A recent piece in Variety delved into the future of Warners’ DC films, the studio having long learned their lesson from the failure of Justice League, emboldened by the success of Joker, Aquaman, and Wonder Woman.
But the future of Superman is murky, the studio reportedly unsure how to make the character “relevant to modern audiences.”
It’s interesting that Superman, a character instinctively associated with the word “superhero,” is proving difficult to adapt to film in the age of superhero saturation. Is the character’s godlike powers and righteous attitude really too alienating for modern audiences?
That’s usually the argument against Superman, but it doesn’t really explain his sudden absence from the big screen. After all, Wonder Woman, Shazam, and Captain America are incredibly popular, and all share that childlike earnestness, the boundless optimism that defines Superman. So, why isn’t the Man of Steel thriving among his fellow do-gooders?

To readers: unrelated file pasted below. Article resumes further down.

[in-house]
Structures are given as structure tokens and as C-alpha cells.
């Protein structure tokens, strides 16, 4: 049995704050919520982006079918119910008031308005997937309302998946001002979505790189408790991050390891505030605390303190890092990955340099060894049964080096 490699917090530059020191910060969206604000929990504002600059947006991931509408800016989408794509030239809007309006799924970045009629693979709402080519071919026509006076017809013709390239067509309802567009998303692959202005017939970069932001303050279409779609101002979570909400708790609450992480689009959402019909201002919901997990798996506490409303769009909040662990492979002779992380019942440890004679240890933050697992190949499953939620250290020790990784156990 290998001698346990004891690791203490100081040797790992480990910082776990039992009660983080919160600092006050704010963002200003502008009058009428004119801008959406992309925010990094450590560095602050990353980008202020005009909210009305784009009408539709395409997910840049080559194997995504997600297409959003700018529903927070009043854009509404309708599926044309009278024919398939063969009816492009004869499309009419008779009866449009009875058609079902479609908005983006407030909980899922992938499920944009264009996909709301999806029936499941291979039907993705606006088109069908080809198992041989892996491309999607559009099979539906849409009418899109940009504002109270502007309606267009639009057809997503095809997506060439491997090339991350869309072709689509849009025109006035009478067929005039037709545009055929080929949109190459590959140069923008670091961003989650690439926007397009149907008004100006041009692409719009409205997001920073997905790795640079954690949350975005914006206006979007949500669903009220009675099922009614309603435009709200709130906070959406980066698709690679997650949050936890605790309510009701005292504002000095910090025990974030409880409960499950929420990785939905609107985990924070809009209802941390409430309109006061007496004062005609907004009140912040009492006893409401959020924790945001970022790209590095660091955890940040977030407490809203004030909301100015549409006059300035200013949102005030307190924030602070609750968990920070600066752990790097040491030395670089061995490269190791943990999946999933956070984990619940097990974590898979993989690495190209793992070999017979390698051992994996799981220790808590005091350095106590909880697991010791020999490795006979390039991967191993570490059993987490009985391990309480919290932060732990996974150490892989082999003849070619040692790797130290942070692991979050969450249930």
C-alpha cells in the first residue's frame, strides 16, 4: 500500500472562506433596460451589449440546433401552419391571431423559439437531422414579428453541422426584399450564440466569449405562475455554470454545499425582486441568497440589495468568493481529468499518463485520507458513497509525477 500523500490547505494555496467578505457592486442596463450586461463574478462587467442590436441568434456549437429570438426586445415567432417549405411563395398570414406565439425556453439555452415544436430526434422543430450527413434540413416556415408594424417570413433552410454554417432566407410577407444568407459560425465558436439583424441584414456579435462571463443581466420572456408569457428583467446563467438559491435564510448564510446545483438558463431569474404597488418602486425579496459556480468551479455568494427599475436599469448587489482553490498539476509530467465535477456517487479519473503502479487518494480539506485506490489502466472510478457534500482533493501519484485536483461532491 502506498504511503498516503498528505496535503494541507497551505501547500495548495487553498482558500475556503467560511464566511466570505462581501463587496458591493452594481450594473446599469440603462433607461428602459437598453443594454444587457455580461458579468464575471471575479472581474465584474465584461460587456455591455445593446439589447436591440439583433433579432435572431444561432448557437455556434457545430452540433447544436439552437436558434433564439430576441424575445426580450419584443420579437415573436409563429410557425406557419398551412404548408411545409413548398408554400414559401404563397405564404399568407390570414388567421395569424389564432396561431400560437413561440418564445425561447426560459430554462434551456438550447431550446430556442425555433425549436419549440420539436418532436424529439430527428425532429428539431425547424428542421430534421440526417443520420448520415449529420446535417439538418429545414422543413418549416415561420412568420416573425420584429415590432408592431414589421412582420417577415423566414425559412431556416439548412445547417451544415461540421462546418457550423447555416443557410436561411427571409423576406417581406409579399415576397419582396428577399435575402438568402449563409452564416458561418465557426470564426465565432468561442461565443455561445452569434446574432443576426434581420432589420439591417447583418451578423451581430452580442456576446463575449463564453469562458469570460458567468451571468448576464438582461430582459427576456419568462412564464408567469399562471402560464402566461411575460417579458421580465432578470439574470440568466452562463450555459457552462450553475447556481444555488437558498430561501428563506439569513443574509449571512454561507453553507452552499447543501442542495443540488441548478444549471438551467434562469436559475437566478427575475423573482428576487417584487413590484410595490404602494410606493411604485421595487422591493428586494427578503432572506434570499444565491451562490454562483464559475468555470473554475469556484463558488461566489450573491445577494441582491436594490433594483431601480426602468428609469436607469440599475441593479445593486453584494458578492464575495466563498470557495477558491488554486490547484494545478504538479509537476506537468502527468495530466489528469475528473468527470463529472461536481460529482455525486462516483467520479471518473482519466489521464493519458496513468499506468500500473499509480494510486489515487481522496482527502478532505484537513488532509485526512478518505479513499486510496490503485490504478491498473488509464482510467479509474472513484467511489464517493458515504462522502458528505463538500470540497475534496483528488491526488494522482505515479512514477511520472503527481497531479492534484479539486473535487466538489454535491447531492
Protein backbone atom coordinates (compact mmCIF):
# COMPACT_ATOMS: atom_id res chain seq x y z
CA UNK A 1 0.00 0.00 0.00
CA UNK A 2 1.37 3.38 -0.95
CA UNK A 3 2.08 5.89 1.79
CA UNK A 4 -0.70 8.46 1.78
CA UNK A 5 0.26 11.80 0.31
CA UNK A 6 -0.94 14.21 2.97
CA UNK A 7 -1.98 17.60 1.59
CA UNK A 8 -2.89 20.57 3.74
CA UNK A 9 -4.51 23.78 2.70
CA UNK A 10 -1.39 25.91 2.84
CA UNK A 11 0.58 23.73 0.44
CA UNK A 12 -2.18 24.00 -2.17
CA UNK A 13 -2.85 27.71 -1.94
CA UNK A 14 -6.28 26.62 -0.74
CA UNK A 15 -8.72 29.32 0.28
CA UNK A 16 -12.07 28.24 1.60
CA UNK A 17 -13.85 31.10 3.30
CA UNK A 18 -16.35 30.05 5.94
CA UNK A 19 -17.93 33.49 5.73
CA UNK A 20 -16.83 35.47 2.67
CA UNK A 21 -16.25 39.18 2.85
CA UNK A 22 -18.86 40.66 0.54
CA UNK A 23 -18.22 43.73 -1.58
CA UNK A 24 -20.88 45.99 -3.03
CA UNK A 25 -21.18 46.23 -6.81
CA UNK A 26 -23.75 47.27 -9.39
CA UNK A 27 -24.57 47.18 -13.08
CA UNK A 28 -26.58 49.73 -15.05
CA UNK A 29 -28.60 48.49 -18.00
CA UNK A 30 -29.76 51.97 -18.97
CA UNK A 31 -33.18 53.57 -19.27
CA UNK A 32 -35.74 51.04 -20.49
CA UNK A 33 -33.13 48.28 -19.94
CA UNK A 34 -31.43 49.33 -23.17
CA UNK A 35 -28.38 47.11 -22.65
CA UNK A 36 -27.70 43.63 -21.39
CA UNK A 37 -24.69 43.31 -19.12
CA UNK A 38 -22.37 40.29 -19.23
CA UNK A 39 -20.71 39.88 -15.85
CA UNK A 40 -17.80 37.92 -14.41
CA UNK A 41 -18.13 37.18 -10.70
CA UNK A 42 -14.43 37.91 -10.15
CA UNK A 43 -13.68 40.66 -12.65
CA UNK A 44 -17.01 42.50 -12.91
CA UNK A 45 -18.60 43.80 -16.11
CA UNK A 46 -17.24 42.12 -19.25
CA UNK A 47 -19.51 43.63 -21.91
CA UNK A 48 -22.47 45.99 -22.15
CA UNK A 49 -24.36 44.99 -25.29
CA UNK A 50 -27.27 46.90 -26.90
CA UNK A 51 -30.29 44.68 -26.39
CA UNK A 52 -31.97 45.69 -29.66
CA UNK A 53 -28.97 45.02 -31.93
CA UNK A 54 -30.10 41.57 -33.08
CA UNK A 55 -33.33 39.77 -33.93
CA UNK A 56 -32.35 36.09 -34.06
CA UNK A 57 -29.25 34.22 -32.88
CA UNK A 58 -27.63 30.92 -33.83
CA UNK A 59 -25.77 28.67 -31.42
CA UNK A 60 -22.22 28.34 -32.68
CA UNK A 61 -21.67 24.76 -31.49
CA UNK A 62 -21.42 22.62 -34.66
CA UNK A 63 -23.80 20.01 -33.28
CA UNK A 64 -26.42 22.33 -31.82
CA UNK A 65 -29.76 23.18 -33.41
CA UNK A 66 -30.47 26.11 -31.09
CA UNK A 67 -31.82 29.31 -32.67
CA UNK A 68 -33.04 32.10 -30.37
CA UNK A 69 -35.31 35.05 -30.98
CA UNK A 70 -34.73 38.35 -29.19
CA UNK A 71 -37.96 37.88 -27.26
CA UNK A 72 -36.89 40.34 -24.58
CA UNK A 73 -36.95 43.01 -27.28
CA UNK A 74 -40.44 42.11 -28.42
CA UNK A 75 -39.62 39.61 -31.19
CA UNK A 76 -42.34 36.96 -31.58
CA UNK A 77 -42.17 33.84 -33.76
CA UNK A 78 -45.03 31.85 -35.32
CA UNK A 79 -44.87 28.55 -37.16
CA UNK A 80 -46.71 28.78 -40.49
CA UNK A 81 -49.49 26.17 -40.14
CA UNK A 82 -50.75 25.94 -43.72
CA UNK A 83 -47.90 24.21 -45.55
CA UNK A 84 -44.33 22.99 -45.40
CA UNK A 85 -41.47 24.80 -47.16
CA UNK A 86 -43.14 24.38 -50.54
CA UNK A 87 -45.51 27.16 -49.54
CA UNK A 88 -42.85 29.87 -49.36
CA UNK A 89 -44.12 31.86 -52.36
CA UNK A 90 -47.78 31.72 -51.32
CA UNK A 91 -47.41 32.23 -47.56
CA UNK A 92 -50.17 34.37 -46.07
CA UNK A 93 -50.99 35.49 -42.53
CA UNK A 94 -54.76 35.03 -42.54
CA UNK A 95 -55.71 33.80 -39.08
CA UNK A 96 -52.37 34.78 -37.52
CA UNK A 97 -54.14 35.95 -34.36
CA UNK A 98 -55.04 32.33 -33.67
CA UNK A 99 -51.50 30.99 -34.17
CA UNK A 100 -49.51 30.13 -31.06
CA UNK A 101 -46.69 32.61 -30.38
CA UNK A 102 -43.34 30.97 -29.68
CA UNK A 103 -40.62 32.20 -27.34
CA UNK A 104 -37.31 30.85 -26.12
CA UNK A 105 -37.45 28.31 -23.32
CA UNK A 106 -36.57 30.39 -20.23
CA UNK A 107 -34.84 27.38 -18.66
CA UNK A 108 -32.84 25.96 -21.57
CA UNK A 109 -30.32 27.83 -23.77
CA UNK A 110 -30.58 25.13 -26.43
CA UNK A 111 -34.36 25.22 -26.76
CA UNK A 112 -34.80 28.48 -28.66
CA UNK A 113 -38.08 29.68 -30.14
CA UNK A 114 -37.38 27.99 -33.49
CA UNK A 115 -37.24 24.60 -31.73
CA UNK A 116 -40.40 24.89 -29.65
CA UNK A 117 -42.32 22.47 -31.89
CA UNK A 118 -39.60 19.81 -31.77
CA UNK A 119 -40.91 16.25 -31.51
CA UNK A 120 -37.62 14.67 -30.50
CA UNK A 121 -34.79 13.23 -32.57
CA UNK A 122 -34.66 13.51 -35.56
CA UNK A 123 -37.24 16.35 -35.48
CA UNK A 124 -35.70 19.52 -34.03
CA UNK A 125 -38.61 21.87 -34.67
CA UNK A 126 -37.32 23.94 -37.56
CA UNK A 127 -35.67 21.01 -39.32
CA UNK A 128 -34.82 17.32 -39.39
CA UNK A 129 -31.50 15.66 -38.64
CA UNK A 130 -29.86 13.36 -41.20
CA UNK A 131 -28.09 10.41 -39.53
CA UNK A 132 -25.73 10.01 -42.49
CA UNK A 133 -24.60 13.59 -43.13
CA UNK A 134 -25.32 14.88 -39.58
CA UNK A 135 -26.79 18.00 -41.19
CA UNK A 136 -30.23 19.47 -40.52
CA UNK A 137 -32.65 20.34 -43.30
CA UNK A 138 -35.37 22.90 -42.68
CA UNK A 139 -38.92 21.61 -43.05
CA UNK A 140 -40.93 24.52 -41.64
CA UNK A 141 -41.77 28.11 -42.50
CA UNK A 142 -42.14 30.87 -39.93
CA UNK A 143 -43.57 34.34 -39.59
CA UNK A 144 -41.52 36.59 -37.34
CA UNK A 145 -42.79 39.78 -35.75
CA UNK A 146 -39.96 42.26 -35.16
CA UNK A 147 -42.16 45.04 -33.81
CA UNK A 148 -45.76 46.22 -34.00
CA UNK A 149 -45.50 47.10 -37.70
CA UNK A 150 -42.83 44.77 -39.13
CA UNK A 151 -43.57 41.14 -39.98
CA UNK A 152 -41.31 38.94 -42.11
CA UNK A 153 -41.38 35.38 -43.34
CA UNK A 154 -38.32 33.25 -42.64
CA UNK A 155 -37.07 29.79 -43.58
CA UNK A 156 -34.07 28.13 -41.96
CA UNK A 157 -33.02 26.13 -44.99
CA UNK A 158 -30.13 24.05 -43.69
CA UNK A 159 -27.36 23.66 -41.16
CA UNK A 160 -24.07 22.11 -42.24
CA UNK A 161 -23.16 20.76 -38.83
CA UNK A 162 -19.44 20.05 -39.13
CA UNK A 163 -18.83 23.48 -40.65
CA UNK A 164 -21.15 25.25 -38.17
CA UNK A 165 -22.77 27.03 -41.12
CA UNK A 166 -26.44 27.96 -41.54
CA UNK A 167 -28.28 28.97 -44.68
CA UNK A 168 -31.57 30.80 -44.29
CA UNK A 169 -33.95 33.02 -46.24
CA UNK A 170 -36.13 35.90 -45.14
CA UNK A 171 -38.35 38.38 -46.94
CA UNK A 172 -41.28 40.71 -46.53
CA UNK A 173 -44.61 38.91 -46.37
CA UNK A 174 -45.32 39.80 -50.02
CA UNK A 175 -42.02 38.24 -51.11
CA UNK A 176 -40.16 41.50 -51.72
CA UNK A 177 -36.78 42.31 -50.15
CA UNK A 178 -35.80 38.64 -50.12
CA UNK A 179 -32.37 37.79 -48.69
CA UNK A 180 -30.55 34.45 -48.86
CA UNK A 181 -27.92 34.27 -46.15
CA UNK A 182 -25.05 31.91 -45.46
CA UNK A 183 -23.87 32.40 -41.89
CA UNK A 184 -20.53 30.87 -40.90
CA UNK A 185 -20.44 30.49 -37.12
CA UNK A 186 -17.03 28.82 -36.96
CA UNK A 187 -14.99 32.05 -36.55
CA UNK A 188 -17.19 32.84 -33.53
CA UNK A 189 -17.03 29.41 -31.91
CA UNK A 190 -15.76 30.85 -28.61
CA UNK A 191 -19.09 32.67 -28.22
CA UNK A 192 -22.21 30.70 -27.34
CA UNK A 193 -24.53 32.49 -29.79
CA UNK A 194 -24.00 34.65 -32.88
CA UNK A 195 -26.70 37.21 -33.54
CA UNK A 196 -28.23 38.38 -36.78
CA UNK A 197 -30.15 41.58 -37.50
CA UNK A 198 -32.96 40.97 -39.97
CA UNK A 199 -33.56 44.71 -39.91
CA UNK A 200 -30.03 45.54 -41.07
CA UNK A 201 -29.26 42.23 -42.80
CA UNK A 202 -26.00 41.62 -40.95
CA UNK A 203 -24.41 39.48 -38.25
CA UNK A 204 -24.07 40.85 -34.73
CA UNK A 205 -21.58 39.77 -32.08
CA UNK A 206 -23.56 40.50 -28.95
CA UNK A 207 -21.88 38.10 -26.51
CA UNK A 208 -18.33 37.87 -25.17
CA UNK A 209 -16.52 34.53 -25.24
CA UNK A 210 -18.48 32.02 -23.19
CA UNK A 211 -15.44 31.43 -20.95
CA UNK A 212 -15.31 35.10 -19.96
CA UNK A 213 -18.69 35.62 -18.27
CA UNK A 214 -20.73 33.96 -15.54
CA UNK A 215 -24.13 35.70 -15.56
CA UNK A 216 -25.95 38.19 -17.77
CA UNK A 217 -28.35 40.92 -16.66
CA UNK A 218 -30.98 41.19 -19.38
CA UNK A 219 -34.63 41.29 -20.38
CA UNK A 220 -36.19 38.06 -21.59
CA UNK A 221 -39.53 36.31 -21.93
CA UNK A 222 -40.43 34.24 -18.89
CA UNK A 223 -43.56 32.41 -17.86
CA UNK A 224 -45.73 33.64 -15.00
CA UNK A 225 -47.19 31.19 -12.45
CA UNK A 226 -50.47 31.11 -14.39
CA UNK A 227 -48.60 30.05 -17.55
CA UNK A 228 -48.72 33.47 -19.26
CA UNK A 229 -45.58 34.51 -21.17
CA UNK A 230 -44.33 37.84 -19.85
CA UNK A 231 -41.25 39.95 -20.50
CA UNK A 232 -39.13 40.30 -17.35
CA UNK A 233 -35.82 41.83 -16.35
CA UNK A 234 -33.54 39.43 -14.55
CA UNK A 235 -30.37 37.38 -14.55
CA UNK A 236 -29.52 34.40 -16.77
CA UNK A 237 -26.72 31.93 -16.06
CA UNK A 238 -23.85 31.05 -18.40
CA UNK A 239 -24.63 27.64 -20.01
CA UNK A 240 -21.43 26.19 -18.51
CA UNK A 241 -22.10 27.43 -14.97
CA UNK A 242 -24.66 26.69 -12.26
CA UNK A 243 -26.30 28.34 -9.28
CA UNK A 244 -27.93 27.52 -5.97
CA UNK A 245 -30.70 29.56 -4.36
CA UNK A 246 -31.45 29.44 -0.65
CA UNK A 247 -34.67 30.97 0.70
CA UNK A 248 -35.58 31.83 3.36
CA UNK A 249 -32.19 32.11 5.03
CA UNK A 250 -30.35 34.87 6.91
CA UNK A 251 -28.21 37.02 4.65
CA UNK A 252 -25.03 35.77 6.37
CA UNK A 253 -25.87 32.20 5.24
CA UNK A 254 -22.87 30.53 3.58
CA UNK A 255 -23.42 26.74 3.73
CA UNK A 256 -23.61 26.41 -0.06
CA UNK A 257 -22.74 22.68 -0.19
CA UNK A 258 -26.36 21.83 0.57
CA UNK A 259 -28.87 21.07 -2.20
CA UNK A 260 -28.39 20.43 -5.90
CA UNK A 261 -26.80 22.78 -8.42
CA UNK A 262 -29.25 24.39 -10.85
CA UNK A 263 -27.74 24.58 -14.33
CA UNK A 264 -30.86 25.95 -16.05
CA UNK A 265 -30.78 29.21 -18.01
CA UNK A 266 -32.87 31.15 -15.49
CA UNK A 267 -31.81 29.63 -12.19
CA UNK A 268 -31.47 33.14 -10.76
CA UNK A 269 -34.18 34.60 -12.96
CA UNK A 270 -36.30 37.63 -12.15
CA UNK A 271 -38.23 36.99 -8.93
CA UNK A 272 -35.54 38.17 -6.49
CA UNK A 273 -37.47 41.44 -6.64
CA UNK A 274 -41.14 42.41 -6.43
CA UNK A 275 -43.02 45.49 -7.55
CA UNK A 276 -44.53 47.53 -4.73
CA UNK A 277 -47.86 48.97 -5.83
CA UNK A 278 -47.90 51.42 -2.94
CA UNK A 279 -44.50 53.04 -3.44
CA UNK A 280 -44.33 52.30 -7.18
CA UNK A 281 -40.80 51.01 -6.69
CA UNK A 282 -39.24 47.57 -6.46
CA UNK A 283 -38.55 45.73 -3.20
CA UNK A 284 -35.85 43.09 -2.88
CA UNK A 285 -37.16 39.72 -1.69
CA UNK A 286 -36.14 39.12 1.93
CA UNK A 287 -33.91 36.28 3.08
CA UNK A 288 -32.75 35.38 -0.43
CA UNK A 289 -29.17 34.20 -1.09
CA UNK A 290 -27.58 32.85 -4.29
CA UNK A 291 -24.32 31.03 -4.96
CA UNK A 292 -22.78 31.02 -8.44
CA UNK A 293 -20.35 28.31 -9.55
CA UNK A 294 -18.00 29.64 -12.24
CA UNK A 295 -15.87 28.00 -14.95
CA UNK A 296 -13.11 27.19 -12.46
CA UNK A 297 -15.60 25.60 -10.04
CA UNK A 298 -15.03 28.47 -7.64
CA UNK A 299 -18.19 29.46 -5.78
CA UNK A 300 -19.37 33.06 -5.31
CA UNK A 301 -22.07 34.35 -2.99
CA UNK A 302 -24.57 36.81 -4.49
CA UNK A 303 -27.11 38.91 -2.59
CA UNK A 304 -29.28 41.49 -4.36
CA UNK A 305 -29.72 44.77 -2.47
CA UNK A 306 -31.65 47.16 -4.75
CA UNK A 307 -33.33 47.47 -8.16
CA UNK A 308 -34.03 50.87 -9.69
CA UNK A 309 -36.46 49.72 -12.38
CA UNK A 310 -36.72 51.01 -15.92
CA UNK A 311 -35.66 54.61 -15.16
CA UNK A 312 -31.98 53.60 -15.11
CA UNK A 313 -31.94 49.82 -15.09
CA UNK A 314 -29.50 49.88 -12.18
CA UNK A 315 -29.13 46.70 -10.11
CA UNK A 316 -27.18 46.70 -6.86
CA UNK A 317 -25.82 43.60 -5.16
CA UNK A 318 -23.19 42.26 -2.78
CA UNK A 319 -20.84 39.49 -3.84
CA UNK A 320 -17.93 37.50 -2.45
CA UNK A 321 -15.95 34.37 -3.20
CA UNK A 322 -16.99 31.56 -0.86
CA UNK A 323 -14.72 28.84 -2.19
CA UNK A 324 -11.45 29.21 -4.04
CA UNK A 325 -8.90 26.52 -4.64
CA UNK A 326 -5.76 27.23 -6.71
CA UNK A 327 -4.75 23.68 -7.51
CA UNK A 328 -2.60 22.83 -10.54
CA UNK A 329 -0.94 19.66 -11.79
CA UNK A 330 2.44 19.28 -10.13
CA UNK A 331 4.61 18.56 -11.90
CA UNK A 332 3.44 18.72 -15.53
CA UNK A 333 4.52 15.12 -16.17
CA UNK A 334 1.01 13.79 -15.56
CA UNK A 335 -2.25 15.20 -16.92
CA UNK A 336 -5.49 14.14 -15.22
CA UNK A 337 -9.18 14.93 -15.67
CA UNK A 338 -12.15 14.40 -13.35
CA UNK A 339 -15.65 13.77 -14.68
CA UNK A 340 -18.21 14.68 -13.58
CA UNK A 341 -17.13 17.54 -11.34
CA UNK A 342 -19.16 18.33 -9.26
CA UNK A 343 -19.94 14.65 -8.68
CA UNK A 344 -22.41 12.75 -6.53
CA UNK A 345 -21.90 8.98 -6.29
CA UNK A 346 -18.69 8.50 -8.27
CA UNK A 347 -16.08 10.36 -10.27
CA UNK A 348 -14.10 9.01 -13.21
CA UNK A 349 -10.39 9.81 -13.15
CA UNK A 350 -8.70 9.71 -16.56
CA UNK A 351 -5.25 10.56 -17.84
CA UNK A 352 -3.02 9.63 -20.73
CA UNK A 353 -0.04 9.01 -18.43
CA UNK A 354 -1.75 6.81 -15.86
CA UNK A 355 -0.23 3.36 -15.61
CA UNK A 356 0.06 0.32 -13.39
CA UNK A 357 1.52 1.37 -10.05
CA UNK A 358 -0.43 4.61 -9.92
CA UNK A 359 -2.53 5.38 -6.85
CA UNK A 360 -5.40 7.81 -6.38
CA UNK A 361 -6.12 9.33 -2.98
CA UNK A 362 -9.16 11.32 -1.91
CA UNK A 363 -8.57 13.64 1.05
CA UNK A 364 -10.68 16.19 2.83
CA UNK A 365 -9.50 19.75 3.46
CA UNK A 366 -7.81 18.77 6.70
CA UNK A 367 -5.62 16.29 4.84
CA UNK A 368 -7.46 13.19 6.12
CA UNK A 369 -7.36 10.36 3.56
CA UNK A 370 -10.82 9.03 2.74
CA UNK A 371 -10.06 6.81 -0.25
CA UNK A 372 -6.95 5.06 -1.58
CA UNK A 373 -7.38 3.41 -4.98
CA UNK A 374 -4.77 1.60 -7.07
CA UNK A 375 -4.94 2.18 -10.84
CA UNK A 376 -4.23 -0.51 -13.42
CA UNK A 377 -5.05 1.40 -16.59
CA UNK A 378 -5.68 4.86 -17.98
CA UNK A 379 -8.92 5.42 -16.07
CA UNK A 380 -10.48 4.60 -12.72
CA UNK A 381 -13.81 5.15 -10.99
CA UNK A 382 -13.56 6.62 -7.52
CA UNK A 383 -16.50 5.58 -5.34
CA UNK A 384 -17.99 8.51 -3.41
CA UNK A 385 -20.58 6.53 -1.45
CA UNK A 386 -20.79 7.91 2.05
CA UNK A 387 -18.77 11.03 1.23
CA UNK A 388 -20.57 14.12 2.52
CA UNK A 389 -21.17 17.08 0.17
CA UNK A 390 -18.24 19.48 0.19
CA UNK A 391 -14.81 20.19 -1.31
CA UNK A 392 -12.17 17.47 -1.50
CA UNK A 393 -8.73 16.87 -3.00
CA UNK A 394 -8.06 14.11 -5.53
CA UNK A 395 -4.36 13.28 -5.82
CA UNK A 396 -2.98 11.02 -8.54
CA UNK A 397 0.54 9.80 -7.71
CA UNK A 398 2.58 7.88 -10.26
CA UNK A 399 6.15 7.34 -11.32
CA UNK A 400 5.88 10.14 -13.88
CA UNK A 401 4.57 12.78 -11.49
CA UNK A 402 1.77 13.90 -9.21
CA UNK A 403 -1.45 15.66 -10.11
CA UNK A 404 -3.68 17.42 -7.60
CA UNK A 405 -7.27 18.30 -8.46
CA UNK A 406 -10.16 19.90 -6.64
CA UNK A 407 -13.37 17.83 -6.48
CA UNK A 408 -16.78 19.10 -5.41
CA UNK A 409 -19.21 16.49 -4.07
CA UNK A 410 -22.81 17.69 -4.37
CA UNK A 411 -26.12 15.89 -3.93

Superman doesn’t offer anything unique. He feels like a relic from a bygone age, a time when a pair of glasses could be considered a disguise.
Superman has endured through the decades as an unchanging icon of hope, but that simplicity is proving an obstacle to cinematic success.
And standing amongst the diverse, interesting superheroes that fill the cinema, Superman feels more like an archetype than a fleshed-out character. Perhaps the Man of Tomorrow needs to take a decade away from the screen; the audience needs to miss him again.